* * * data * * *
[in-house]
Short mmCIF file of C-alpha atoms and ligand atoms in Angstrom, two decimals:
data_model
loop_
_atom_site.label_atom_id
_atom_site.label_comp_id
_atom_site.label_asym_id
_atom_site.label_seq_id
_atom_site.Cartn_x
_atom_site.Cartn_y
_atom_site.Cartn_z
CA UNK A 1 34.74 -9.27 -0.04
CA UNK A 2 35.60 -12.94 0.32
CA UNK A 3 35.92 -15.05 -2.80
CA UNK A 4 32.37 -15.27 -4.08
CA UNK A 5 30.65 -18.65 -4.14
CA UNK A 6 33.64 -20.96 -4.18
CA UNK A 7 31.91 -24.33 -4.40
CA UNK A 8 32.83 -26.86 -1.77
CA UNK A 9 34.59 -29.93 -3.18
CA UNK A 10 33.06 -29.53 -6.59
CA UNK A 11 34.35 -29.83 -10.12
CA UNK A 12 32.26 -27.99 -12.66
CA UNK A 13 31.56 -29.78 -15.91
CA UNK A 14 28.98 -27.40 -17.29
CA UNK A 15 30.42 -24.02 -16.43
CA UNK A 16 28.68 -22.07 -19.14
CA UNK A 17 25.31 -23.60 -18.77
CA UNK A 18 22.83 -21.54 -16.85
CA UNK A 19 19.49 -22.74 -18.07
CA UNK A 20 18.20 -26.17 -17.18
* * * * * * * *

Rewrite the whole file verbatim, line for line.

[in-house]
Short mmCIF file of C-alpha atoms and ligand atoms in Angstrom, two decimals:
data_model
loop_
_atom_site.label_atom_id
_atom_site.label_comp_id
_atom_site.label_asym_id
_atom_site.label_seq_id
_atom_site.Cartn_x
_atom_site.Cartn_y
_atom_site.Cartn_z
CA UNK A 1 34.74 -9.27 -0.04
CA UNK A 2 35.60 -12.94 0.32
CA UNK A 3 35.92 -15.05 -2.80
CA UNK A 4 32.37 -15.27 -4.08
CA UNK A 5 30.65 -18.65 -4.14
CA UNK A 6 33.64 -20.96 -4.18
CA UNK A 7 31.91 -24.33 -4.40
CA UNK A 8 32.83 -26.86 -1.77
CA UNK A 9 34.59 -29.93 -3.18
CA UNK A 10 33.06 -29.53 -6.59
CA UNK A 11 34.35 -29.83 -10.12
CA UNK A 12 32.26 -27.99 -12.66
CA UNK A 13 31.56 -29.78 -15.91
CA UNK A 14 28.98 -27.40 -17.29
CA UNK A 15 30.42 -24.02 -16.43
CA UNK A 16 28.68 -22.07 -19.14
CA UNK A 17 25.31 -23.60 -18.77
CA UNK A 18 22.83 -21.54 -16.85
CA UNK A 19 19.49 -22.74 -18.07
CA UNK A 20 18.20 -26.17 -17.18